It's relatively easy for large cities like Rome to become very livable by declaring a car-free zone: population densities are so high that it pays, on many levels, to have a dense public transportation network that operates frequently and inexpensively. On the other end of the spectrum, it is also easy for very small villages to go car-free: nothing is far away, and everything in the village is easily accessible on foot.
Very few small villages have the gumption to declare themselves completely car free: The entire planet is dotted with tiny hamlets literally embracing some throughway (the "Main Street") where cars and trucks tear through on their way from elsewhere to somewhere else, leaving only exhaust in their wake. Even Transition Town Totnes at the edge of Dartmoor, one of the most progressively green small towns, has so far only declared a single car-free day, in September 2012.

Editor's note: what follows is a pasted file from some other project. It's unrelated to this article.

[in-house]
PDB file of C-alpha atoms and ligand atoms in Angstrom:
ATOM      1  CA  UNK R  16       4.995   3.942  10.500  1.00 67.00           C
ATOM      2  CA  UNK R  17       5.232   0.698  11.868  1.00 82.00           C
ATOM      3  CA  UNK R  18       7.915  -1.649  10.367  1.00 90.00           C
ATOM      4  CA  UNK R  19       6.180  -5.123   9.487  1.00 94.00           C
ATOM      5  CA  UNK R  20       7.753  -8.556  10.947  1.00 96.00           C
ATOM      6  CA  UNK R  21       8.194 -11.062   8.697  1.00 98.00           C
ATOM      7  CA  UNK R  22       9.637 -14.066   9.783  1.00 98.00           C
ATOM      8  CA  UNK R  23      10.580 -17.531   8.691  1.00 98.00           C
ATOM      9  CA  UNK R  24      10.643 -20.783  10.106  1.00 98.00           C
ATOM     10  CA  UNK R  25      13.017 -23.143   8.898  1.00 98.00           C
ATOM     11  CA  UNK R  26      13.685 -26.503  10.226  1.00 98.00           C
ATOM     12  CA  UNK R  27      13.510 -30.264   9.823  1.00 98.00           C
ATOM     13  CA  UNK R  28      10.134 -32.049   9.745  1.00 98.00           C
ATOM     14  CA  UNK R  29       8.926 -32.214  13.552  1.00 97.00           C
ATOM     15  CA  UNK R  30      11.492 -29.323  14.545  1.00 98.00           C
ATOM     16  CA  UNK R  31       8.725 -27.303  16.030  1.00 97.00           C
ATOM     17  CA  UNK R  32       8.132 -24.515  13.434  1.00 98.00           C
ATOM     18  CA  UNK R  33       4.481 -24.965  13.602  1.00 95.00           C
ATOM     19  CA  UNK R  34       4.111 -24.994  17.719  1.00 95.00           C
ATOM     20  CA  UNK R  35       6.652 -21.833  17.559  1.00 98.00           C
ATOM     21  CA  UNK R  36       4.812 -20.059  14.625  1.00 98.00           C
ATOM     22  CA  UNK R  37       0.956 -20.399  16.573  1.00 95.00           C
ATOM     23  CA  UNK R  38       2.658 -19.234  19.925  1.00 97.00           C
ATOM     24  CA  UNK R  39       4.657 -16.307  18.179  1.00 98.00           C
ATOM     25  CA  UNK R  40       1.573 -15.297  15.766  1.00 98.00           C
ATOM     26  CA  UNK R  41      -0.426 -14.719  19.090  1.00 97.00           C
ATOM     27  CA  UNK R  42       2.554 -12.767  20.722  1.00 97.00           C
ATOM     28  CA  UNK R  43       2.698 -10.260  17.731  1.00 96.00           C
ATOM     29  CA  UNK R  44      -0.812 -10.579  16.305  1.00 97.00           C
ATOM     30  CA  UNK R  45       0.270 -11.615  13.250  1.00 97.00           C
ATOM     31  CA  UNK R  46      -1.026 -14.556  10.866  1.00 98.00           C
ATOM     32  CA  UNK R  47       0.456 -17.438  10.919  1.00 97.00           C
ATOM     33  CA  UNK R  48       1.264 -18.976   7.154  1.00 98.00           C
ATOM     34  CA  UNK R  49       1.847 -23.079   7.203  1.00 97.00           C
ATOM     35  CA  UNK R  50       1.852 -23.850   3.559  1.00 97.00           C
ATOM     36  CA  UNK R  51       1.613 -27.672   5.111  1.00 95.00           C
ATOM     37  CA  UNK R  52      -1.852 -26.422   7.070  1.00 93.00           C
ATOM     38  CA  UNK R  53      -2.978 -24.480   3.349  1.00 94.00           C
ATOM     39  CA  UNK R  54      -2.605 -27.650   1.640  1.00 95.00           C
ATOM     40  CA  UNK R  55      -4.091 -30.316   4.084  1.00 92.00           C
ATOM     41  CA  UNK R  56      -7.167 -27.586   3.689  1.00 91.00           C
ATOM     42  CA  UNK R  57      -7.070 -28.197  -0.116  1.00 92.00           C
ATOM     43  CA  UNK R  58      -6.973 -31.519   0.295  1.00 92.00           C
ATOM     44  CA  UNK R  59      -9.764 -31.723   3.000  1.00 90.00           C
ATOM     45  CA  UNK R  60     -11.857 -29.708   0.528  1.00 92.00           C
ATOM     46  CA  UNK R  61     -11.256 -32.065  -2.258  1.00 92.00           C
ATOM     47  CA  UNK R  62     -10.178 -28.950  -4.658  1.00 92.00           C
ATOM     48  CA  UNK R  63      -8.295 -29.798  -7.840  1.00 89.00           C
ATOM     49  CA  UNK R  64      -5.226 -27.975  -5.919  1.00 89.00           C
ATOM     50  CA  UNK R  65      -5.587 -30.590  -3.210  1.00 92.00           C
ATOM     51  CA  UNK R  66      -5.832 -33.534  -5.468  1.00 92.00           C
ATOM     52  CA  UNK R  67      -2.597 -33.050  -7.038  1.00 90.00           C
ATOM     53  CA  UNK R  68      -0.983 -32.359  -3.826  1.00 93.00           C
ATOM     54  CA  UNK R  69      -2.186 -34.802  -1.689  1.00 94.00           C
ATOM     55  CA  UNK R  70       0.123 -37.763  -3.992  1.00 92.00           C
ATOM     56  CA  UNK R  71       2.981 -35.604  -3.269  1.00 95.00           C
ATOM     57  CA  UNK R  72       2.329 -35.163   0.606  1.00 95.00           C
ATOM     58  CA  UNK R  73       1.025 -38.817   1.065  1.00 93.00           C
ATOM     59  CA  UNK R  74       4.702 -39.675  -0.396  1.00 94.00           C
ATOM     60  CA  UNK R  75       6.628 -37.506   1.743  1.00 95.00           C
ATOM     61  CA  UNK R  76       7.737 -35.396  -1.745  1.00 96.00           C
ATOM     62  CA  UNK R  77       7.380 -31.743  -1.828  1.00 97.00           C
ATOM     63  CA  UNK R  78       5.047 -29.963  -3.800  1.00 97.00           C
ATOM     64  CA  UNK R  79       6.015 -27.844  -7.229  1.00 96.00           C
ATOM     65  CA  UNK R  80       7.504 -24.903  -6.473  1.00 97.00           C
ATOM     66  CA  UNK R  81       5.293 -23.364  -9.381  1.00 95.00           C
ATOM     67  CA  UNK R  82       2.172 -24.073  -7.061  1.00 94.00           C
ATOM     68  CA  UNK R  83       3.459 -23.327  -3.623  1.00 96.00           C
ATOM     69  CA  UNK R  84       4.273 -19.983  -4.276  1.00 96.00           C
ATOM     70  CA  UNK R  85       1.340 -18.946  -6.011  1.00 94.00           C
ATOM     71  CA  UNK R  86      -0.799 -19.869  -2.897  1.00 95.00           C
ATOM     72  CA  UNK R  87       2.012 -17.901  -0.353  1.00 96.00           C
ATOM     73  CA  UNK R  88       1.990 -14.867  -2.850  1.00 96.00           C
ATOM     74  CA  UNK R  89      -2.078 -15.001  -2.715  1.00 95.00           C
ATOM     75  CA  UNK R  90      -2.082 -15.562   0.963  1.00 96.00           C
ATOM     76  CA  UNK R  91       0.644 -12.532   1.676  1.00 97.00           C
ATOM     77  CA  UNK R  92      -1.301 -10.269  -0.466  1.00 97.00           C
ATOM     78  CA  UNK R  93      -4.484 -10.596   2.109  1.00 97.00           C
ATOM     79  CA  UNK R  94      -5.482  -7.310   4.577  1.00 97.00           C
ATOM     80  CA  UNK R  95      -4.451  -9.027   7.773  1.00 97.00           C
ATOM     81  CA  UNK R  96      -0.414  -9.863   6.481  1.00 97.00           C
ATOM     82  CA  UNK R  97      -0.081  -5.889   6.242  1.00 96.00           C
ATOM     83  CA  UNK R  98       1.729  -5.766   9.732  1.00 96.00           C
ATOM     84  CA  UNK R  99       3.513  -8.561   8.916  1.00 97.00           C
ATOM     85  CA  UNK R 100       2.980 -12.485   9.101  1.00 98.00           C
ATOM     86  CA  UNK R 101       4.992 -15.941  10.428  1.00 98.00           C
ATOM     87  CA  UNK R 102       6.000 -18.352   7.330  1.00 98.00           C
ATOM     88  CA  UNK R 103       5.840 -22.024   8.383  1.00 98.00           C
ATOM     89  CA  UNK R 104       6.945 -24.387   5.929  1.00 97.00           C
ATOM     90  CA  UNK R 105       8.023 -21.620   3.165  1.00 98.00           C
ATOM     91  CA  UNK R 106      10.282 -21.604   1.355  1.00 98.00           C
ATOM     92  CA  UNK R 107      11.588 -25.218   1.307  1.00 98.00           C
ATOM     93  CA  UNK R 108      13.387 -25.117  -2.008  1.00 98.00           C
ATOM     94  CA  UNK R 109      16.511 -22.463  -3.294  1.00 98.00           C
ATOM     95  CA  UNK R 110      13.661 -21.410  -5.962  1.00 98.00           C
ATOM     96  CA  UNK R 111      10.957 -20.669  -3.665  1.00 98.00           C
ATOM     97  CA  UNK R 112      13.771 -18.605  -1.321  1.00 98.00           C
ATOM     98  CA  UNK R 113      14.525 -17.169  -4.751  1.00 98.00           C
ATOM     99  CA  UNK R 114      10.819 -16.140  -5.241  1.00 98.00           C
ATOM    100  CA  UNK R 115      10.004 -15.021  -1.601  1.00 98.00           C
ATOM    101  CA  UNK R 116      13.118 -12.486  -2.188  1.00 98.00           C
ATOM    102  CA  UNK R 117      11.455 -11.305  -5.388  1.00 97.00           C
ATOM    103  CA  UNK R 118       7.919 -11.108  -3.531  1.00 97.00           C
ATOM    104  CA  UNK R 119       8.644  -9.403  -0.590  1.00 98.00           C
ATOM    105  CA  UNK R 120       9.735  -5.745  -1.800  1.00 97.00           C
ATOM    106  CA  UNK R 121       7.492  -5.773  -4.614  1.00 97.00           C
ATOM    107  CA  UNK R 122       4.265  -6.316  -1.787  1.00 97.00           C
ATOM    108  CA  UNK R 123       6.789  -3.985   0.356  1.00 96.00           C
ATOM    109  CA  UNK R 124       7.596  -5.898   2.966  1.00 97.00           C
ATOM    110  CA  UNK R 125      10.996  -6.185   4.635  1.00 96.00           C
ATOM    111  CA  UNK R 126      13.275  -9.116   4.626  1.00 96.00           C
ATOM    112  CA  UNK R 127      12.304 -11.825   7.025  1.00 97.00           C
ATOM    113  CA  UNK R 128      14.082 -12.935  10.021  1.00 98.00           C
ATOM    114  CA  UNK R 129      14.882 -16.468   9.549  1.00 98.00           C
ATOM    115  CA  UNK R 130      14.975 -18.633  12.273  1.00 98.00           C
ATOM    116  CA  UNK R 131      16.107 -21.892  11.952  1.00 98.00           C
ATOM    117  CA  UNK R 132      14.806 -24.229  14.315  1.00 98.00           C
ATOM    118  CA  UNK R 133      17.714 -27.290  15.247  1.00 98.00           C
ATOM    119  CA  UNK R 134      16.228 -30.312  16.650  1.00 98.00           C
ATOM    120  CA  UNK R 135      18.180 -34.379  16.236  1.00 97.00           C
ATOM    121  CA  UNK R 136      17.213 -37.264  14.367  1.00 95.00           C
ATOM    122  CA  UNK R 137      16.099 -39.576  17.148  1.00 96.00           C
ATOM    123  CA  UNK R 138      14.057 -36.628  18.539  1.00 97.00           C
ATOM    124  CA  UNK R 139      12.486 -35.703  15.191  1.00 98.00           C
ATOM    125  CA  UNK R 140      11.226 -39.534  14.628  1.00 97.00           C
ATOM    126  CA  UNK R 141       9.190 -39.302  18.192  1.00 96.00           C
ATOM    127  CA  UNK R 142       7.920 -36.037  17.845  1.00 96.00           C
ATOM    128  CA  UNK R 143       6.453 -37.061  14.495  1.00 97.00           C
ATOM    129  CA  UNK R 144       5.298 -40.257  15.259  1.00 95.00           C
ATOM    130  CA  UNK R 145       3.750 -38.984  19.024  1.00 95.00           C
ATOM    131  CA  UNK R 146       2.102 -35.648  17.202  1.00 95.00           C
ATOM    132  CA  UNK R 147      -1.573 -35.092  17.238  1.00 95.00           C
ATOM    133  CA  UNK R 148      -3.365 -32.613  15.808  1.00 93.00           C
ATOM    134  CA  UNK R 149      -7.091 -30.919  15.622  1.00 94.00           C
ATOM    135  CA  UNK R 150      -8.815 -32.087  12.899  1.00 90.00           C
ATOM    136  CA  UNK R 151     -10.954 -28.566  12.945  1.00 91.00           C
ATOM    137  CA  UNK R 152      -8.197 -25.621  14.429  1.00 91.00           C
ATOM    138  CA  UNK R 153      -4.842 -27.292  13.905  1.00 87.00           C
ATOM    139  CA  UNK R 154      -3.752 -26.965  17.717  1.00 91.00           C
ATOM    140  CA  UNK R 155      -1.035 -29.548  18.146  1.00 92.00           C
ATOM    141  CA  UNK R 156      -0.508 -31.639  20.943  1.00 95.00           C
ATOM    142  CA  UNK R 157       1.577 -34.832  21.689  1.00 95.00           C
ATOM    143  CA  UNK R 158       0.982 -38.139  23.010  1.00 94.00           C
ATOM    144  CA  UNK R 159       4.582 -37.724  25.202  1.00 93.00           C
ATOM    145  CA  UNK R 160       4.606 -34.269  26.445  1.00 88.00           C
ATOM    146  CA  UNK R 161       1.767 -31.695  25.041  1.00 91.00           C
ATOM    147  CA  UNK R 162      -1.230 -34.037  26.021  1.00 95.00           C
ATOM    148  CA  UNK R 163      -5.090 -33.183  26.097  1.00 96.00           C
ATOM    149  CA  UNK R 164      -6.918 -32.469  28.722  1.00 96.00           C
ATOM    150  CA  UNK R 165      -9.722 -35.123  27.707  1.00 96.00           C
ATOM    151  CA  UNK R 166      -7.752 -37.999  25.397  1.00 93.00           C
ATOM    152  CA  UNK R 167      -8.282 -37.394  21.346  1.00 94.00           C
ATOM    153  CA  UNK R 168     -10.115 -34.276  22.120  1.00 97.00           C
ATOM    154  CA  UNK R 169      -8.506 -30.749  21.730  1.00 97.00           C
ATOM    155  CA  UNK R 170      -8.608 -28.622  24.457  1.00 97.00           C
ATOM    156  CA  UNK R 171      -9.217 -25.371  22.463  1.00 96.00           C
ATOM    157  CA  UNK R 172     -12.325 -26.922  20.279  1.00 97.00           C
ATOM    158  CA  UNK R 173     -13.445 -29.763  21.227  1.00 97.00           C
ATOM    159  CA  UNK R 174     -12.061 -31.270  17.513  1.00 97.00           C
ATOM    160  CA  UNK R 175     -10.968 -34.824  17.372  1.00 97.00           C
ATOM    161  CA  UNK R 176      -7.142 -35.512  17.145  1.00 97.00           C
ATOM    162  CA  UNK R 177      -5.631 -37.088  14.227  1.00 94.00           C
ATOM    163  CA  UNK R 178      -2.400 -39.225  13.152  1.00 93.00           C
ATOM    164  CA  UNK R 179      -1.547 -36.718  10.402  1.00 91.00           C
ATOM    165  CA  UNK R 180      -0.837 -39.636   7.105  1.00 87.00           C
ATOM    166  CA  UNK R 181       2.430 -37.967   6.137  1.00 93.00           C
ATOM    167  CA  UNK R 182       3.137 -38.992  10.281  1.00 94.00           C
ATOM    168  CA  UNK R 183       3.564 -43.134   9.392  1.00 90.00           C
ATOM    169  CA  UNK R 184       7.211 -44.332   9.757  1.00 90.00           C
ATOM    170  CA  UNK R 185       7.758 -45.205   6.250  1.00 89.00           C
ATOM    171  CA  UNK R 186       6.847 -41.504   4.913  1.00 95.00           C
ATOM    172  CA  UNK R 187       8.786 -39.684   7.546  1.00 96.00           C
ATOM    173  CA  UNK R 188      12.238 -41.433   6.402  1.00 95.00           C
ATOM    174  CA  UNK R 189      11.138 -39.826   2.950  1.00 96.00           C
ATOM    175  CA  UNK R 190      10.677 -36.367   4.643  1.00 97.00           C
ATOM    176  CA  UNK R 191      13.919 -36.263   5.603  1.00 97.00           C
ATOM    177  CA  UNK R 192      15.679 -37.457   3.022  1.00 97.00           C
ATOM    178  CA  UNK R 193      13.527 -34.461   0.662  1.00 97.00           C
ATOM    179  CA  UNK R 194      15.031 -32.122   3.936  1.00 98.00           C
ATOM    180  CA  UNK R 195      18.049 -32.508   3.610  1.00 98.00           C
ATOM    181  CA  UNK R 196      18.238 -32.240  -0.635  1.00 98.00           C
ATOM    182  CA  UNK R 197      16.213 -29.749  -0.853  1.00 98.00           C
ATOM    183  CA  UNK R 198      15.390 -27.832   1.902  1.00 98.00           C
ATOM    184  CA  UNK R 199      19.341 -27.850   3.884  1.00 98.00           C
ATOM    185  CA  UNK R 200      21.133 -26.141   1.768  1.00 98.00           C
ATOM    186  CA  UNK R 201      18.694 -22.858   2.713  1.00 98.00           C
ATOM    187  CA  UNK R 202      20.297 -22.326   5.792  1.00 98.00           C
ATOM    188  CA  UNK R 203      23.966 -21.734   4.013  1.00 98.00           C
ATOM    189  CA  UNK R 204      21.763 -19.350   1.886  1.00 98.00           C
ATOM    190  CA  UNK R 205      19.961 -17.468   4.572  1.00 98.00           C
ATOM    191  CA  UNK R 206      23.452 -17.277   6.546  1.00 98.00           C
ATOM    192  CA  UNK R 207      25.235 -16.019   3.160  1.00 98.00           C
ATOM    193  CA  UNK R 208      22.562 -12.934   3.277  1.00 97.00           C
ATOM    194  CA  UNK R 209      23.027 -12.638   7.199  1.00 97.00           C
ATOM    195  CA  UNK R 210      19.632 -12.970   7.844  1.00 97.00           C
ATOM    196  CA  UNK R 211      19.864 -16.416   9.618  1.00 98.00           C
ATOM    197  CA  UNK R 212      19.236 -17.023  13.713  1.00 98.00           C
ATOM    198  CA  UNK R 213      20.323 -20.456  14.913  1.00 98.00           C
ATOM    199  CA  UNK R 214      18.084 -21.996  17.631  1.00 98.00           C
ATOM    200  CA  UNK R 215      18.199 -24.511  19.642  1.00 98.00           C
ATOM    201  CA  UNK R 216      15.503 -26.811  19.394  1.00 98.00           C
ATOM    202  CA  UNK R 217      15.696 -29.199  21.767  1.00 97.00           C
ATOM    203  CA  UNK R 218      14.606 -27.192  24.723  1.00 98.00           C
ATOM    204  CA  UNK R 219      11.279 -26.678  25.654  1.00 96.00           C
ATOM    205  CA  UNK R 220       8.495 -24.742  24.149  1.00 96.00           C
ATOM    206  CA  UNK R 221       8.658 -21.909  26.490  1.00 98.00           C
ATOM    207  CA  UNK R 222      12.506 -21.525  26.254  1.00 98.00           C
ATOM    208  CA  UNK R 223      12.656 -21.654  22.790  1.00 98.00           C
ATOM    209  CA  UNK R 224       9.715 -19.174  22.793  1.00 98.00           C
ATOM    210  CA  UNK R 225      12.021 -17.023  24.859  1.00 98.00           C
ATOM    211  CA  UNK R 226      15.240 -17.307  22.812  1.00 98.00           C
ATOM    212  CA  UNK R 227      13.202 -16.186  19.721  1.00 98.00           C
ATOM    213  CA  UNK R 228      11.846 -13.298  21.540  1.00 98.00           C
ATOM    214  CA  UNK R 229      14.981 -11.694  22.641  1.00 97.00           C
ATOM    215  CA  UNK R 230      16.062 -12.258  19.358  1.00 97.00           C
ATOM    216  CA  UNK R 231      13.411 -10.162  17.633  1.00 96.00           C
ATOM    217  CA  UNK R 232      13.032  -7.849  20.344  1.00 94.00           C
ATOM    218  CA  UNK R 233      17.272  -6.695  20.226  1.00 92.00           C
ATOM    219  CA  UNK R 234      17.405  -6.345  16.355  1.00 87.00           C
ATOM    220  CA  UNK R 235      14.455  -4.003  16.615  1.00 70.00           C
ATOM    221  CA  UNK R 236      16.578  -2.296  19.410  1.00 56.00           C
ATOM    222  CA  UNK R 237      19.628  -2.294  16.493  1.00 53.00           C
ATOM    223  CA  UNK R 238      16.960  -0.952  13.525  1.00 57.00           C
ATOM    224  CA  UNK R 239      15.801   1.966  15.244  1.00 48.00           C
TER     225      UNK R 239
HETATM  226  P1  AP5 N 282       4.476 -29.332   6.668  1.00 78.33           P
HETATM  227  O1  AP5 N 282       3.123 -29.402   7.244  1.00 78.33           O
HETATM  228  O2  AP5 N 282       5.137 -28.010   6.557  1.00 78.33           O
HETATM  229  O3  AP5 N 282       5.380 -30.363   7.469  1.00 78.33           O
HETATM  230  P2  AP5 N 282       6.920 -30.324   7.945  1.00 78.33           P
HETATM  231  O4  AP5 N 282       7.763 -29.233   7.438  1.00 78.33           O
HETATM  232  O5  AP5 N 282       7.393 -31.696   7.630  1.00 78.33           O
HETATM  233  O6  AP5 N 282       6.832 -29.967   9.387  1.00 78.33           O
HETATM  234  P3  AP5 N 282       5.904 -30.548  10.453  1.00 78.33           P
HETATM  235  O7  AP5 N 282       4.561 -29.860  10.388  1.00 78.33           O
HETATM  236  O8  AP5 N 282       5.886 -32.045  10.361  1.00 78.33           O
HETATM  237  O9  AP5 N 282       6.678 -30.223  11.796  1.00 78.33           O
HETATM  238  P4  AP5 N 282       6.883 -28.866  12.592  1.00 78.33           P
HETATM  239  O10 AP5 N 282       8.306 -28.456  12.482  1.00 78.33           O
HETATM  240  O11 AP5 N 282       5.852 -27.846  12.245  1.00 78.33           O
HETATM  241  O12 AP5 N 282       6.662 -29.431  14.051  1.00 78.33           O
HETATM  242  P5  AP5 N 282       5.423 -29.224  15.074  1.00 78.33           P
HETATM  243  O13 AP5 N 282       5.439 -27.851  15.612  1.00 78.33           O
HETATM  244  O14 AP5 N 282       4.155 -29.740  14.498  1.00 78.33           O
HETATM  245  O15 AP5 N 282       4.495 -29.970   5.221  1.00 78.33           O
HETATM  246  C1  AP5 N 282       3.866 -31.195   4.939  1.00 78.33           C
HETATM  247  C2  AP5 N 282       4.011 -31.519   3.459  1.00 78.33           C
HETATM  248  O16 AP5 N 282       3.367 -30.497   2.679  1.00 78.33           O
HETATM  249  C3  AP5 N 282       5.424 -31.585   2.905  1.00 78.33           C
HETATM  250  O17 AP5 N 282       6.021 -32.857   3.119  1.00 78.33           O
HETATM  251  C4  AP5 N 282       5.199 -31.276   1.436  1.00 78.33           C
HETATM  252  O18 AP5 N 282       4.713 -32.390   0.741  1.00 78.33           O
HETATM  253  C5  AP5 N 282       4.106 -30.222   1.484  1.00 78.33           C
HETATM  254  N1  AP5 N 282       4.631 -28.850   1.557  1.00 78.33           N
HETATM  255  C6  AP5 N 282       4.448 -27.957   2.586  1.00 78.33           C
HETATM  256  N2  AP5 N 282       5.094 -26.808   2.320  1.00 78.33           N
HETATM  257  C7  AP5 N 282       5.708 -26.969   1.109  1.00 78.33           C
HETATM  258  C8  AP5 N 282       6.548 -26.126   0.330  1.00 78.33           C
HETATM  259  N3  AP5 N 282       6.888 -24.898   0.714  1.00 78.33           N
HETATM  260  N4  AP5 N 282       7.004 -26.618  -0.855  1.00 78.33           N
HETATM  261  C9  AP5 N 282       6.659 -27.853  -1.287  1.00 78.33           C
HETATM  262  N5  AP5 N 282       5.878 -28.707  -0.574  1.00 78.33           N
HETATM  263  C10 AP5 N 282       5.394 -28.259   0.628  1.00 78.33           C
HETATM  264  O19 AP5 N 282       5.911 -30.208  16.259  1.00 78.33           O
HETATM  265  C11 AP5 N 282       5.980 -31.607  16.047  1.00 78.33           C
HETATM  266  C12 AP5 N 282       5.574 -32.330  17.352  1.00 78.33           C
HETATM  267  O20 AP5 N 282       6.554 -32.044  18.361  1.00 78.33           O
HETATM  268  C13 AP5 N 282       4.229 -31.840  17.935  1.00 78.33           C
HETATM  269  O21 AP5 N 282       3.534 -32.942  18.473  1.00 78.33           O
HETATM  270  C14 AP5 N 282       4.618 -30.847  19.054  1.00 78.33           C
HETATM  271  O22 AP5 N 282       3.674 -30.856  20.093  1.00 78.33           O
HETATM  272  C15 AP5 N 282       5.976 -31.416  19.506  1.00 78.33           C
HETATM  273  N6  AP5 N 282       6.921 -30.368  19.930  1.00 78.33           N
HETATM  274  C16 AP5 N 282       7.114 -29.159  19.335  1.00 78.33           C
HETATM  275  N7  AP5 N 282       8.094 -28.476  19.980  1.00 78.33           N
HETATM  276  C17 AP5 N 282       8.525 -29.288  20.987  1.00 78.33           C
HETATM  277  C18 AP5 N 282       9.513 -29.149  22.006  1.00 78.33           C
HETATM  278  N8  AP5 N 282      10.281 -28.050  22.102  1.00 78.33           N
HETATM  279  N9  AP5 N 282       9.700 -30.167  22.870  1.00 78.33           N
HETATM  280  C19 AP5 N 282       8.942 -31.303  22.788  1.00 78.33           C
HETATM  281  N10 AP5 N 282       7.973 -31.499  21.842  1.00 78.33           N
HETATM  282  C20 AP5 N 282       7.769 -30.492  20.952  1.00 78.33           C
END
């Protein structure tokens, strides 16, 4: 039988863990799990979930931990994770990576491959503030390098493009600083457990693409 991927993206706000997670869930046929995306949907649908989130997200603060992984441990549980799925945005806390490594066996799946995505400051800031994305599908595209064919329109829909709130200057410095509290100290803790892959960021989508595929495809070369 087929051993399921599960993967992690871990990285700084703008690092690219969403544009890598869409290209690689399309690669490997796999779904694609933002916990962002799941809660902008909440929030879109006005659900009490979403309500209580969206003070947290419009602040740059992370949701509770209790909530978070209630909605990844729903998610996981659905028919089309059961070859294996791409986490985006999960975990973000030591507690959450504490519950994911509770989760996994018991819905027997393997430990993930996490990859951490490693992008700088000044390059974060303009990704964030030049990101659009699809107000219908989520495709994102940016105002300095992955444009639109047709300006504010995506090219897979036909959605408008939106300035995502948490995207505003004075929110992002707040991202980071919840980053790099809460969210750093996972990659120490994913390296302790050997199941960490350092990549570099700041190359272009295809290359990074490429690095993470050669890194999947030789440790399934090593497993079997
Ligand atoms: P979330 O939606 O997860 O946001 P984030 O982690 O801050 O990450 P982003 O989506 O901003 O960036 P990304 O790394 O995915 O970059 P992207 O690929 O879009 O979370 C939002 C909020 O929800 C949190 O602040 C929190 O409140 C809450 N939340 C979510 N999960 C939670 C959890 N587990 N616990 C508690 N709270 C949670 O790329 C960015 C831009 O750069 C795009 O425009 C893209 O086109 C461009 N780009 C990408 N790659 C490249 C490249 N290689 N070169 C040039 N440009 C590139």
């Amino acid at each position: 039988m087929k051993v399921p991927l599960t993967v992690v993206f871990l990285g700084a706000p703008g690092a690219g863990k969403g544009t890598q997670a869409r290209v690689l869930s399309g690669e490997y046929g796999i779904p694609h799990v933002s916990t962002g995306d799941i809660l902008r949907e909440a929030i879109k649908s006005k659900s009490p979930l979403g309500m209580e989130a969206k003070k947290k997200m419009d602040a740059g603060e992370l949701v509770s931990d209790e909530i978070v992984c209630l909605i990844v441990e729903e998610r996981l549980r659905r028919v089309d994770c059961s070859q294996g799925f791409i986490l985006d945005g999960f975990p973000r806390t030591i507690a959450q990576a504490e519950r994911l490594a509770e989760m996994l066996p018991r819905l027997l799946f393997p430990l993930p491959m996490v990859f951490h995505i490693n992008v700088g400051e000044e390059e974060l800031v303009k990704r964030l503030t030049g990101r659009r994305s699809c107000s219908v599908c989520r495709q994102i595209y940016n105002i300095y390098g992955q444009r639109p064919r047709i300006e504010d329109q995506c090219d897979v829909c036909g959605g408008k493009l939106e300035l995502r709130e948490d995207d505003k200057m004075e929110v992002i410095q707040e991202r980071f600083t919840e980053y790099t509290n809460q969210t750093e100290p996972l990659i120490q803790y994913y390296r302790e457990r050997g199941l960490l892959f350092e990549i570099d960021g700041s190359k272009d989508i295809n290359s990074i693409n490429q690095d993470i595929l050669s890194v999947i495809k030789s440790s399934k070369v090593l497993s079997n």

In contrast, many small towns in mountainous Switzerland have the advantage that they have always been hard to reach by car, and a few have an additional economic motivation to remain car-free altogether, peace and quiet being part of their brand. The valley of Lauterbrunnen is dotted with small villages that are completely car-free year round, like Mürren, the ski resort where Sir Arnold Lunn laid out the first competitive slalom course.
On the other side of the valley, the town of Wengen has a permanent population of 1300. It is perched on a ledge on the valley wall, 400m above Lauterbrunnen in the valley floor, and nearly 1000m below Männlichen on the nearest ridge above. You can get there by cog train, by cable car, by hiking or by skiing.